It’s interesting, sad, and ridiculous how we age. For many of us, it seems to come on suddenly after years of denial, face creams, and mirror avoidance. For me, it came early, with a shocking amount of white in my long tresses–oh, and facial hair that sprouted, starting out as tiny white filaments, hard to even see—that then turned black overnight. It’s as if I were suddenly advancing in time at an accelerated rate.
I am blessed with what other women call “good skin.” When others of my generation became sun worshippers, I stayed in and read books. I had had a terrible sunburn once, an all day at the beach experience–the thought of roasting skin was something I never wanted to repeat. Drinking? Don’t really like the taste of alcohol. Smoking, definitely not. The big “wrinklers” of my generation weren’t part of my equation of aging skin. The wrinklers of sadness and time, however, are very much there. I choose to see these wrinkles as a sign of character.
But now, it’s come to this: With all the shockingly white hair in the front, I’ve had to have “that” haircut, the short haircuts that Old Ladies have. The bun or updo I used to favor, the occasional ponytail? Far, far and away too desperate looking. Dyes were going to destroy the hair, my last vanity, as it was becoming the increasingly fragile old-lady hair, fortunately still thick. I made the decision to age gracefully.
And if women of position and authority do not age gracefully, I reasoned, what woman can? Around me, the very few other women in authority in the technical innovation fields either go “full male” or “full ingenue.” Some women in tech dye their hair, but don’t wear makeup. In attire, these women tend to go the unisex route –often, the “Oxford shirt and khakis” uniform we all used to favor back in the 80s. Other women go blonde (which hides the grey a bit better). Some wear makeup caked on and dress like interns, tight skirts and high teetering heels. But we cannot escape the laugh lines, the bags under our eyes, the softening of the jaw line (not without surgery).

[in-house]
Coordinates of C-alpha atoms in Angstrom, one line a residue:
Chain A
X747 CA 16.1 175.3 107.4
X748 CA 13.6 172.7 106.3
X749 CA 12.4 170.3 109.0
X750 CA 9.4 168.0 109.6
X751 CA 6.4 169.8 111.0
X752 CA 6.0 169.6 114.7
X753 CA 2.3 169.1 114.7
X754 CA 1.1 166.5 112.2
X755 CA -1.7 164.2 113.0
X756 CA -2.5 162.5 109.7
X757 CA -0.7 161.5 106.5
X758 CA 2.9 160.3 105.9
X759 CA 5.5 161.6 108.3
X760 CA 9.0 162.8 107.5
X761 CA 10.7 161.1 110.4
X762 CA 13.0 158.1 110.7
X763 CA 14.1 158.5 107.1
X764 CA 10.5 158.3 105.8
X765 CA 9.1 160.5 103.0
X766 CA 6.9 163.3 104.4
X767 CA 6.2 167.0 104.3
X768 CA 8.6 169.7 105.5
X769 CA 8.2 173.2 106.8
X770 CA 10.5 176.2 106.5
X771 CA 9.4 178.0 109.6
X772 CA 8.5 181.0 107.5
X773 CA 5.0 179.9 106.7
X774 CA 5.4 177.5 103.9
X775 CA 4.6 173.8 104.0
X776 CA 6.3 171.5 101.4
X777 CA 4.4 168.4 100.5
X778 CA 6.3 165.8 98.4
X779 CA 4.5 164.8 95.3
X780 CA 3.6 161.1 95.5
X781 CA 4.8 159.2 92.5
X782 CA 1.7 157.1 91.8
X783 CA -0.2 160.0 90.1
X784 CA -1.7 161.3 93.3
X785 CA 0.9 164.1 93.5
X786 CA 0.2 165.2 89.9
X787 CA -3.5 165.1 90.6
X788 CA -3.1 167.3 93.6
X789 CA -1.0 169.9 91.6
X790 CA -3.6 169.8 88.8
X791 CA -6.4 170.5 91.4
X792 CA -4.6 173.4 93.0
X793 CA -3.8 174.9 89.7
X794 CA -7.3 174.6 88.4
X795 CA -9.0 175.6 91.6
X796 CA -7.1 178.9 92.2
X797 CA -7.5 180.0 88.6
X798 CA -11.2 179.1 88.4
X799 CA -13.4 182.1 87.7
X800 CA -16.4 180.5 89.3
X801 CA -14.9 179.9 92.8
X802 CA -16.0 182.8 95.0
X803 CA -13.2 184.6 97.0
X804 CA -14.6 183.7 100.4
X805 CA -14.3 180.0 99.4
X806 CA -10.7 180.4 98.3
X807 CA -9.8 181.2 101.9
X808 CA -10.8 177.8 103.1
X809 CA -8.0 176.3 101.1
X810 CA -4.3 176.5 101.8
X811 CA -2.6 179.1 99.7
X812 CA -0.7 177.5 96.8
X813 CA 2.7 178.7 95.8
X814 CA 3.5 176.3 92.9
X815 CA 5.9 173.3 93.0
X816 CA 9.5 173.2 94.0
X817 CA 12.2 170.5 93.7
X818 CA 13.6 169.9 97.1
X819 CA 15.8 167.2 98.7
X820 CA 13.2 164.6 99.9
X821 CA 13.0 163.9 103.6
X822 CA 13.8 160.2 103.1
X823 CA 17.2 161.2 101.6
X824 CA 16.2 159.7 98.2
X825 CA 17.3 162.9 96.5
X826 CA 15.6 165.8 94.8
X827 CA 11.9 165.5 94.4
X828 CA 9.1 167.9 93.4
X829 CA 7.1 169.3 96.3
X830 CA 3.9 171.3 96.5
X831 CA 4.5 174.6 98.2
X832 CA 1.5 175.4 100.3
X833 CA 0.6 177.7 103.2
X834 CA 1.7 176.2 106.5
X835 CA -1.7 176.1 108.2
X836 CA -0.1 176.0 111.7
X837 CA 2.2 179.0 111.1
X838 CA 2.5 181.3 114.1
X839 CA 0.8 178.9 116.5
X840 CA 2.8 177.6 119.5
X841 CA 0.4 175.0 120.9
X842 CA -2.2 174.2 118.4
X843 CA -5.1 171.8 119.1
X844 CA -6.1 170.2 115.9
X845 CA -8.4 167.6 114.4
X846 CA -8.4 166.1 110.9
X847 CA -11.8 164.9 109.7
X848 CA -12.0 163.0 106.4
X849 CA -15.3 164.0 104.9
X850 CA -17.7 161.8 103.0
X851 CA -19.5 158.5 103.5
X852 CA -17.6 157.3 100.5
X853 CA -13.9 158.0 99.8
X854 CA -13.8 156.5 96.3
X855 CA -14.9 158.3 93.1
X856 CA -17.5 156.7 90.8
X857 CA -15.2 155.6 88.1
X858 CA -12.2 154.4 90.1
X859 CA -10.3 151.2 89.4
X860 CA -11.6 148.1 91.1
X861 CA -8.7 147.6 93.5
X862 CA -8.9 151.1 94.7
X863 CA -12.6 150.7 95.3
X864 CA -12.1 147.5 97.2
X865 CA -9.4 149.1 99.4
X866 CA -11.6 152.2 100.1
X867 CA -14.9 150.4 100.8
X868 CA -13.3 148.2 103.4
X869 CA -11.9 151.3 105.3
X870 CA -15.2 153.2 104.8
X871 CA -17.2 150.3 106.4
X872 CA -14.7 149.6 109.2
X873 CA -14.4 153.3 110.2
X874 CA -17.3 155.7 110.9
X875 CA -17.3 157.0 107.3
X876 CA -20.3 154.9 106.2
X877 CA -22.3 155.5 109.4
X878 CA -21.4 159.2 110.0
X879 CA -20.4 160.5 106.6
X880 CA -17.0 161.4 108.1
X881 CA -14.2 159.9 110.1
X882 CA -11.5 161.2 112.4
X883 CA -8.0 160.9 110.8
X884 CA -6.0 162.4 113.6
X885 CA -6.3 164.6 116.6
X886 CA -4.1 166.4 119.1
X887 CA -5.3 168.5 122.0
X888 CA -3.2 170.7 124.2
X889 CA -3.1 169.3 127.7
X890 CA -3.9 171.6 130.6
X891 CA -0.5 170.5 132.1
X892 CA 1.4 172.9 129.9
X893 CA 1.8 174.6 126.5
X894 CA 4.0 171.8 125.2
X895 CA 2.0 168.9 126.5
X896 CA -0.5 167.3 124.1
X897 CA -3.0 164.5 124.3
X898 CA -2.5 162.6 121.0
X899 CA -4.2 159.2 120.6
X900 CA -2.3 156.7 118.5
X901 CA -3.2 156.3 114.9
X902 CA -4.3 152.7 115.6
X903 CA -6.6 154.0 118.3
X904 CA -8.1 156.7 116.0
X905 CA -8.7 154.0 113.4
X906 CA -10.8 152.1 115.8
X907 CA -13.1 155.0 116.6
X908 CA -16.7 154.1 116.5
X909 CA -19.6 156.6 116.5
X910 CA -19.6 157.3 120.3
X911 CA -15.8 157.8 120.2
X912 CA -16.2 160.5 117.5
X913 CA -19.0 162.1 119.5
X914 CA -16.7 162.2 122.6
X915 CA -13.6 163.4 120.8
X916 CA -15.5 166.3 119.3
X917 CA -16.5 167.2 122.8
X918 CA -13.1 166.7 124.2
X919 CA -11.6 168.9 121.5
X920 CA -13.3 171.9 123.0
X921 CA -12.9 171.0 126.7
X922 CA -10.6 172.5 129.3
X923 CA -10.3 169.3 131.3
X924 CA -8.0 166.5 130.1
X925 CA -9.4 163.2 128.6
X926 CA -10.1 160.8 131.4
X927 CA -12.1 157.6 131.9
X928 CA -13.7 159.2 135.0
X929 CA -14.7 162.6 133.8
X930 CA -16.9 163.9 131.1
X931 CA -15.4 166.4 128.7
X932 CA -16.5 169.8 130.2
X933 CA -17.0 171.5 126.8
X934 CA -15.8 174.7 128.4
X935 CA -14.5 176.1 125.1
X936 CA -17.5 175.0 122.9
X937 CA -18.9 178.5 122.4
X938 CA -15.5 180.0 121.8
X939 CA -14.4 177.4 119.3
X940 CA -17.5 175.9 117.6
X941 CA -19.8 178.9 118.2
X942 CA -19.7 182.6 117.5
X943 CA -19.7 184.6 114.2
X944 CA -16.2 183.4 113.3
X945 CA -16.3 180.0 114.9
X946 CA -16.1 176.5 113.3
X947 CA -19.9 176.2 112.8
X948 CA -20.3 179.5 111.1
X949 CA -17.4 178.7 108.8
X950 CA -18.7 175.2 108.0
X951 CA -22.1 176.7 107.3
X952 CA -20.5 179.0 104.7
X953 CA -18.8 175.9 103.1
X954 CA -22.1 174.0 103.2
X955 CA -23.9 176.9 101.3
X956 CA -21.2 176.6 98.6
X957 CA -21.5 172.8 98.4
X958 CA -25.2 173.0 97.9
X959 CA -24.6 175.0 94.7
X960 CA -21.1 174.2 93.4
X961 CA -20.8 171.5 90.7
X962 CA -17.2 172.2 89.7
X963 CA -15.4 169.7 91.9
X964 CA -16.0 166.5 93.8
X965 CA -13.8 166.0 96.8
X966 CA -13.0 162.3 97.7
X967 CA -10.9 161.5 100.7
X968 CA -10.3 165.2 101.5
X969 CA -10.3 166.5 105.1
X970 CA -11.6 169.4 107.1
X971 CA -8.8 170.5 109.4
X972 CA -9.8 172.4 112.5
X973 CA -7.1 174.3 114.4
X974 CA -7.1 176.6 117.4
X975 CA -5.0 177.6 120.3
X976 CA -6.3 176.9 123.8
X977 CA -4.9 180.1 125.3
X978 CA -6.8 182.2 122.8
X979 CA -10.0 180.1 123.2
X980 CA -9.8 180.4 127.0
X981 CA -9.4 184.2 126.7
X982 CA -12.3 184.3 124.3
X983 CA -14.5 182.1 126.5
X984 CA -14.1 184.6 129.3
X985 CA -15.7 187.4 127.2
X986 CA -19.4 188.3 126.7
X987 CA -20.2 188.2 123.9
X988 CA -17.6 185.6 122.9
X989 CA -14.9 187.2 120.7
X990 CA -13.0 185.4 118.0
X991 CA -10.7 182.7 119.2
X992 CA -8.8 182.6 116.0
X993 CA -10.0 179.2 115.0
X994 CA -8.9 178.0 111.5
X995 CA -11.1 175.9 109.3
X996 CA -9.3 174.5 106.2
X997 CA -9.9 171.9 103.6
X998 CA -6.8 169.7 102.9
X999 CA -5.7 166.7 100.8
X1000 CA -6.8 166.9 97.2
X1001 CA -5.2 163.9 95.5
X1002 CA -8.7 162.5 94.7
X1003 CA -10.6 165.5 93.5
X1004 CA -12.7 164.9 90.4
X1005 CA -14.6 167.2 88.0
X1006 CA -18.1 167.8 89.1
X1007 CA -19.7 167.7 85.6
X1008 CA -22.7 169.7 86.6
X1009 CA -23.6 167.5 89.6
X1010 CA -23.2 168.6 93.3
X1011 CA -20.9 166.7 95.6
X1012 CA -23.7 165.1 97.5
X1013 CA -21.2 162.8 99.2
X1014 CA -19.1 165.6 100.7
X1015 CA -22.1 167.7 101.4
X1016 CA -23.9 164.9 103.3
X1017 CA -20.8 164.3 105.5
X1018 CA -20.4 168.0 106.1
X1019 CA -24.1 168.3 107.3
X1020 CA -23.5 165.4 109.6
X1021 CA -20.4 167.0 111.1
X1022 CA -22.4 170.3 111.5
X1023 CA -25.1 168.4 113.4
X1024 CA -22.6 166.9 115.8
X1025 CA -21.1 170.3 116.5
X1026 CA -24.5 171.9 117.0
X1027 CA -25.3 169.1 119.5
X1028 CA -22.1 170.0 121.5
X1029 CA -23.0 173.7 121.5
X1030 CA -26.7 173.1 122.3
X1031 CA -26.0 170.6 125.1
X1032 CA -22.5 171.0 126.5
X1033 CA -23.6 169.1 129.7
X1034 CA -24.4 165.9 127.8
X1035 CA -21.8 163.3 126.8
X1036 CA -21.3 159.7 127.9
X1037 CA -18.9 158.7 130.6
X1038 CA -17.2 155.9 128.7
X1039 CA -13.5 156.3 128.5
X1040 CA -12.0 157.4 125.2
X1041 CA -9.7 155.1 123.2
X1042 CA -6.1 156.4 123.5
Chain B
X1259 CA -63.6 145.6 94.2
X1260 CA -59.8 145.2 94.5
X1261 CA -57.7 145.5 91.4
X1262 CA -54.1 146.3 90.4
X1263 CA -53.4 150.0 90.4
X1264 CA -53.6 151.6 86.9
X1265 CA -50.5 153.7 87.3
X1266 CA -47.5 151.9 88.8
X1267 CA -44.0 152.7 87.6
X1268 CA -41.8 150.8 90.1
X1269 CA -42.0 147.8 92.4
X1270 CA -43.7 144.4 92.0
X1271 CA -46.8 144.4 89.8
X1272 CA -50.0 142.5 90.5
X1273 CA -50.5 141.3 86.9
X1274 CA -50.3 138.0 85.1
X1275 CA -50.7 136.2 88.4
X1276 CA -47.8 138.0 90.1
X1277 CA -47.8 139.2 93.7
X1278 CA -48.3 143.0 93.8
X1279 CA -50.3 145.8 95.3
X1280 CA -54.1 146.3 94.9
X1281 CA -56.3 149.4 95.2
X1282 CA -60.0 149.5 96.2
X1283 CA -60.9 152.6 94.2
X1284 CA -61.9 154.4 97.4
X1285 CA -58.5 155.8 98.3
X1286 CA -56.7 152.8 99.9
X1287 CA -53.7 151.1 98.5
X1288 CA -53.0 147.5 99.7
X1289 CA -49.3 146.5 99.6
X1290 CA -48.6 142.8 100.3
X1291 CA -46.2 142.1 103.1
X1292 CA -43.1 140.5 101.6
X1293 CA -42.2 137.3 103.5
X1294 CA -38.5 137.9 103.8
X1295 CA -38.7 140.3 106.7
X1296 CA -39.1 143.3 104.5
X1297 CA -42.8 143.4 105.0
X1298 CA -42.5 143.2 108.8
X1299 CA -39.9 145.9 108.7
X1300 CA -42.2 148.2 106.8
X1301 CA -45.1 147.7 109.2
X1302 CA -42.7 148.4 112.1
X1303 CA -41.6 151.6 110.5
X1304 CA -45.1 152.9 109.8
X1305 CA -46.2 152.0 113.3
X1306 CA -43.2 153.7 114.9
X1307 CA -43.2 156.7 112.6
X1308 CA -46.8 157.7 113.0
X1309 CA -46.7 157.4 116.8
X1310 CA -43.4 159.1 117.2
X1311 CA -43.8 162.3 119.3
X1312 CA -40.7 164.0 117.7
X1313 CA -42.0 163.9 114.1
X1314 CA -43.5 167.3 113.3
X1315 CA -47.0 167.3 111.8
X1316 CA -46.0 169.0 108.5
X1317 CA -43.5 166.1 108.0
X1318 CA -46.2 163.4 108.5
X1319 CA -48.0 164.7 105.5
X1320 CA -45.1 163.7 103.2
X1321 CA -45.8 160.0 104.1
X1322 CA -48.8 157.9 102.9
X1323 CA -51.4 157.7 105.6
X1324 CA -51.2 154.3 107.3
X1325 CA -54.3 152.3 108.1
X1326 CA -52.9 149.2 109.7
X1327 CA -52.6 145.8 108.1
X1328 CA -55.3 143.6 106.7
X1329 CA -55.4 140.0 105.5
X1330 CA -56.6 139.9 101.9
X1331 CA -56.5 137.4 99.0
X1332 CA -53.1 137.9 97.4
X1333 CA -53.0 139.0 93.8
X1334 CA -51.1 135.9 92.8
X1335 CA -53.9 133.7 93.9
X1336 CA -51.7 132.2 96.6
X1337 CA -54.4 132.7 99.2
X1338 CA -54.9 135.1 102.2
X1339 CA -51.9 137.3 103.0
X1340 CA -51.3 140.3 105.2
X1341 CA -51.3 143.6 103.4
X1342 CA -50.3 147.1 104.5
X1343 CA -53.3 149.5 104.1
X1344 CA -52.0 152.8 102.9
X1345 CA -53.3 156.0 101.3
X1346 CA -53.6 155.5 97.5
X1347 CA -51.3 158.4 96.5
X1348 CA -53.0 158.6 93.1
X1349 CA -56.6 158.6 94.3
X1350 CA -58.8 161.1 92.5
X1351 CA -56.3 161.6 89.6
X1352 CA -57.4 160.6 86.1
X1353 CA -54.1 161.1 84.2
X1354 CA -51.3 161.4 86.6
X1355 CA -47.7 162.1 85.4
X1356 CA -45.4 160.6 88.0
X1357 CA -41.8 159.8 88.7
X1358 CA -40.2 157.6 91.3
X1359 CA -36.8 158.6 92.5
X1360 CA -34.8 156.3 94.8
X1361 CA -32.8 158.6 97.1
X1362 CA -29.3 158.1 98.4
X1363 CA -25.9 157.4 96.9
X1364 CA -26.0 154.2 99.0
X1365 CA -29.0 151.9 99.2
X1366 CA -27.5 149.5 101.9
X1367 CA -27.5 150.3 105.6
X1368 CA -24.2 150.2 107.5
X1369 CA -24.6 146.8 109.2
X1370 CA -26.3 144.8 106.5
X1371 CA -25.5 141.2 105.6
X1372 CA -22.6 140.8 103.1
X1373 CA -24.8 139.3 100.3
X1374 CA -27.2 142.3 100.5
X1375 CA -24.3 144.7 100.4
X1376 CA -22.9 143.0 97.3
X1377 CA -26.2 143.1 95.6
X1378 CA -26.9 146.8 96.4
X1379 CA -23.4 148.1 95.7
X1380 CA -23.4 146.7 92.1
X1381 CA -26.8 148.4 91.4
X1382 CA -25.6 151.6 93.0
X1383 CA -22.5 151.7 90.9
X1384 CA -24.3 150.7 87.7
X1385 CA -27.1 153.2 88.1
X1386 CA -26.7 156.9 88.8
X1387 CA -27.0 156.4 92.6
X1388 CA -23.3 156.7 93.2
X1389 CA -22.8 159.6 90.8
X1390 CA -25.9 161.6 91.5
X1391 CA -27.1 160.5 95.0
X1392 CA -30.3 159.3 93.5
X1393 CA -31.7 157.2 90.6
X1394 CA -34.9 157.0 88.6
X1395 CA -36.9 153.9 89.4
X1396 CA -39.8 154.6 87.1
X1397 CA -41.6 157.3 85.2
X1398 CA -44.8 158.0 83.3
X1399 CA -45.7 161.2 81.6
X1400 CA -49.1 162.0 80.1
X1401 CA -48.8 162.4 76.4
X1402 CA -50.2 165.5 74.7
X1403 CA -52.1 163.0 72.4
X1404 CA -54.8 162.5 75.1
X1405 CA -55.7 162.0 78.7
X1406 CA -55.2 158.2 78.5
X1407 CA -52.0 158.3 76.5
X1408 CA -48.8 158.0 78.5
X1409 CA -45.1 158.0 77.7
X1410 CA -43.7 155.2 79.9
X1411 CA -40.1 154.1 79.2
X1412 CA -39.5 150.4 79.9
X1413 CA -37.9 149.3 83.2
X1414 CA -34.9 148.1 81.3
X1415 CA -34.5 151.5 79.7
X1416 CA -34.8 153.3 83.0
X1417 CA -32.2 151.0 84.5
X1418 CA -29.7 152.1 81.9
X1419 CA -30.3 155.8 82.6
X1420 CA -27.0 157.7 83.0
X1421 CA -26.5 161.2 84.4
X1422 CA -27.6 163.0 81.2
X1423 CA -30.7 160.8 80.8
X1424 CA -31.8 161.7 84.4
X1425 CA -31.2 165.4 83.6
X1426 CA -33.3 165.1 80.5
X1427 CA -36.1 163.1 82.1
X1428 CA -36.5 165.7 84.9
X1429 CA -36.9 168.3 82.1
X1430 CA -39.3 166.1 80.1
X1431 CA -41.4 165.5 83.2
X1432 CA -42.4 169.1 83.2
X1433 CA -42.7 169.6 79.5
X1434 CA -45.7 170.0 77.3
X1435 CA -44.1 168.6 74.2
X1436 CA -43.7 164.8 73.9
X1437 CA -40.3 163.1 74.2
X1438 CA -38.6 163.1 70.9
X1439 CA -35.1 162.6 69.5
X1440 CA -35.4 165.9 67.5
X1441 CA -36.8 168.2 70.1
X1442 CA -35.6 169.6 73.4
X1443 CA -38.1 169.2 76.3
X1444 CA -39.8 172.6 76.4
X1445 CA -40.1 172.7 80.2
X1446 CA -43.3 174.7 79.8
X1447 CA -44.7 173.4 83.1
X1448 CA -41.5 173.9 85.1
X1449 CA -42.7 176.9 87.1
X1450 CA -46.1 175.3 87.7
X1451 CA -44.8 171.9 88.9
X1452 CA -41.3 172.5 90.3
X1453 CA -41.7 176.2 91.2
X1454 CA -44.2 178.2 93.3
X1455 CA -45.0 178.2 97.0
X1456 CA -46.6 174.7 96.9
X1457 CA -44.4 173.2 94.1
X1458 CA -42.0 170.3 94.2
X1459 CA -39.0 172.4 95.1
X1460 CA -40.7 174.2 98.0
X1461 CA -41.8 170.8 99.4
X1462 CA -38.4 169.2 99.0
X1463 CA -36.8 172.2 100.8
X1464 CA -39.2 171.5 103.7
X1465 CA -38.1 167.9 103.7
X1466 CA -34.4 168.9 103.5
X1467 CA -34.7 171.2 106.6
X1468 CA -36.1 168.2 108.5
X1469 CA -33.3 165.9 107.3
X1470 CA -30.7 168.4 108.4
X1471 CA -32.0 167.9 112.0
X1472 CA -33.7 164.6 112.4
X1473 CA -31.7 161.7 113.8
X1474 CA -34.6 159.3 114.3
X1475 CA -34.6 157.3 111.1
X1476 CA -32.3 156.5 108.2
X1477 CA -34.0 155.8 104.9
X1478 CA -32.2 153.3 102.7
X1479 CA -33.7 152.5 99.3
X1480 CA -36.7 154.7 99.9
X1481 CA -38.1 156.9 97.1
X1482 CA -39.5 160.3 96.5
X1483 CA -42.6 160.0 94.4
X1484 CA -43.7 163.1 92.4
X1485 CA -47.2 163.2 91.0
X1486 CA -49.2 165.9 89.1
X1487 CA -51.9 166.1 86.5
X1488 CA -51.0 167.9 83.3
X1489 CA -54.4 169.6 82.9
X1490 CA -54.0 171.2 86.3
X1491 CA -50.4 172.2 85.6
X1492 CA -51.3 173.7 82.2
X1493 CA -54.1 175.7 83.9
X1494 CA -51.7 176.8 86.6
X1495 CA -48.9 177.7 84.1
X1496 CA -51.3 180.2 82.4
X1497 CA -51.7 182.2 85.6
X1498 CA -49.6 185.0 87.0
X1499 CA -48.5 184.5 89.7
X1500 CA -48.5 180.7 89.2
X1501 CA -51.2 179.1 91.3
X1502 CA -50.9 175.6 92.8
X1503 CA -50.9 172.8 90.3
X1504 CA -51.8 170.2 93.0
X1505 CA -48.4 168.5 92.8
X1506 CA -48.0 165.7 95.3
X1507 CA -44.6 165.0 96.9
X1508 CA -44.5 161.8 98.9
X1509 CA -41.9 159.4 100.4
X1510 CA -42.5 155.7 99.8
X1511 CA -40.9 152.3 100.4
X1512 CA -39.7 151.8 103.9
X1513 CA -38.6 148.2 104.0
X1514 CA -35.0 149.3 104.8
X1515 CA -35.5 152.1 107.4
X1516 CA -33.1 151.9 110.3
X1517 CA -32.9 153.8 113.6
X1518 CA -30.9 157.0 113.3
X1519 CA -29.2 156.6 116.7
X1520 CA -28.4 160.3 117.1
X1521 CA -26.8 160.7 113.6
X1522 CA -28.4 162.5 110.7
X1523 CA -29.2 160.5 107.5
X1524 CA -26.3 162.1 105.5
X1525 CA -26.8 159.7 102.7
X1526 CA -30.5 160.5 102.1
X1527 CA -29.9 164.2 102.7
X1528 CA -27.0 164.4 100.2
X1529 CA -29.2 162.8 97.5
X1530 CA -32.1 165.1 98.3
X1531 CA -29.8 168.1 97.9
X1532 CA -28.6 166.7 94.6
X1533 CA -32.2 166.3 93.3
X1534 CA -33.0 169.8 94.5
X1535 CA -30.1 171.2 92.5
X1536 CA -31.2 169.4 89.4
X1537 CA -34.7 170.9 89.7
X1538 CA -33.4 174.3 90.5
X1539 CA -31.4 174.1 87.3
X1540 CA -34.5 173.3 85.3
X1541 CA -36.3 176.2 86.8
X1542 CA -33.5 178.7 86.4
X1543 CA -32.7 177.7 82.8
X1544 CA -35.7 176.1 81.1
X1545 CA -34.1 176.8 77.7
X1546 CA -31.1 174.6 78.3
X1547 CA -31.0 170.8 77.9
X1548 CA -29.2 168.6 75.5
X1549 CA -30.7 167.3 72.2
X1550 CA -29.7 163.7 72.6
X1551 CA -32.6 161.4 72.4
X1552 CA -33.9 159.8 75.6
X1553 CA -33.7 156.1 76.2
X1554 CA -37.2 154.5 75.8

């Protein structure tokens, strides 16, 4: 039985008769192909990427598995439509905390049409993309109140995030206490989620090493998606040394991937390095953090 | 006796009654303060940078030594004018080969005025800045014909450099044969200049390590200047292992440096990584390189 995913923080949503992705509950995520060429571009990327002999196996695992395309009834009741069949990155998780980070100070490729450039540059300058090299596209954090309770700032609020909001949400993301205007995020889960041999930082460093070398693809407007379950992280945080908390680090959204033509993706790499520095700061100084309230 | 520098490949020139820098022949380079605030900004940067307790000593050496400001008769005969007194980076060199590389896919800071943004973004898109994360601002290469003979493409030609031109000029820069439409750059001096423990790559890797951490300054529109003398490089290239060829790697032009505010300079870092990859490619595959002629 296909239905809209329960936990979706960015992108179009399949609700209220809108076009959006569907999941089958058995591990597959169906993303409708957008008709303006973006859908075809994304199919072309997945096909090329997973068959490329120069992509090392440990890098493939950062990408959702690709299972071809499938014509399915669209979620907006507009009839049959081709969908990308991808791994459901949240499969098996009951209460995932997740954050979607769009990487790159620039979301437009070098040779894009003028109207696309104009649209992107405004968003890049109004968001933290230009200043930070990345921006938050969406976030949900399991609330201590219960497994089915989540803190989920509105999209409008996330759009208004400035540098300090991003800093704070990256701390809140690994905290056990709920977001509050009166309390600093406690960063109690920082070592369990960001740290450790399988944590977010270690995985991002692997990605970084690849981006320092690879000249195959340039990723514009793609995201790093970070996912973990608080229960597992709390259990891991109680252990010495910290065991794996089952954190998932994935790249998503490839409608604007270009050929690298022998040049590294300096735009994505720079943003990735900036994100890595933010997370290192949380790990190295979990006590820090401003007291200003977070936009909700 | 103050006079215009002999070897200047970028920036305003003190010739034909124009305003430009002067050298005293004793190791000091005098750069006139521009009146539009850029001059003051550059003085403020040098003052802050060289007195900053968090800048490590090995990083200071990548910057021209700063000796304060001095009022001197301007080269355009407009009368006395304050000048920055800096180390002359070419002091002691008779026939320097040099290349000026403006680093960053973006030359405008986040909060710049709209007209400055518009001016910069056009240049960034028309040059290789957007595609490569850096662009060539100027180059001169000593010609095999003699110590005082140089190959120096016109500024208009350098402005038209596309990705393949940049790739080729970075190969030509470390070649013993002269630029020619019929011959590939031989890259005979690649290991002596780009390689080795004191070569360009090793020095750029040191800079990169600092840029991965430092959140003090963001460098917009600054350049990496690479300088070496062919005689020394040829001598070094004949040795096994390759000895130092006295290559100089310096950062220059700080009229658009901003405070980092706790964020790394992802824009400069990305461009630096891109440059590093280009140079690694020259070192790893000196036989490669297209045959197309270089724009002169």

And so, the face in the mirror is one I barely recognize now. The white hair, after five years of it, is still surprising. The laugh lines make my face interesting, but not ugly. I can see in my face– the faces of ancestors, my mother, even my mother-in-law (whom I loved dearly)–and all the other people gone. It has been an adjustment. But when I look in the eyes of the young women in the workplace, and see the smiles and the relief when I make my appearance, I know that the presence of an older, competent, gentle-but-take-charge presence reassures them (and the men too). They need that reassurance.
An aspirational peer is a term for the “accomplished” role model — people whom we would love to befriend in real life whom we only know through media or from some other distance. Someone like ourselves in age and stage and general outline–who shows us the way to become. They might be characters in a sit-com, a play, a sports figure–they are folks with whom we identify. Women need those reference points — indeed, we all do–but those seeking to make a change in the world—and in themselves–need to know it’s possible. That’s important.
My birthday is around the corner. Here we go. I have to evolve my style, refashion my persona, and adjust. I am grateful for all the blogs I read written by women over 60. For my birthday, which is in a couple of weeks, I plan to write about their blogs and peer into the crystal ball of my future–to thank them for writing, for occupying the space, for being here. Growing older, we need aspirational peers as much as when we are in our teens. Or twenties. Or even our forties. Finding those people through blogging is kind of wonderful.
Hilariously, I forgot to link this post to the WordPress Daily Prompt for the word: Wrinkle. Ah. Getting old.
More soon ~Lola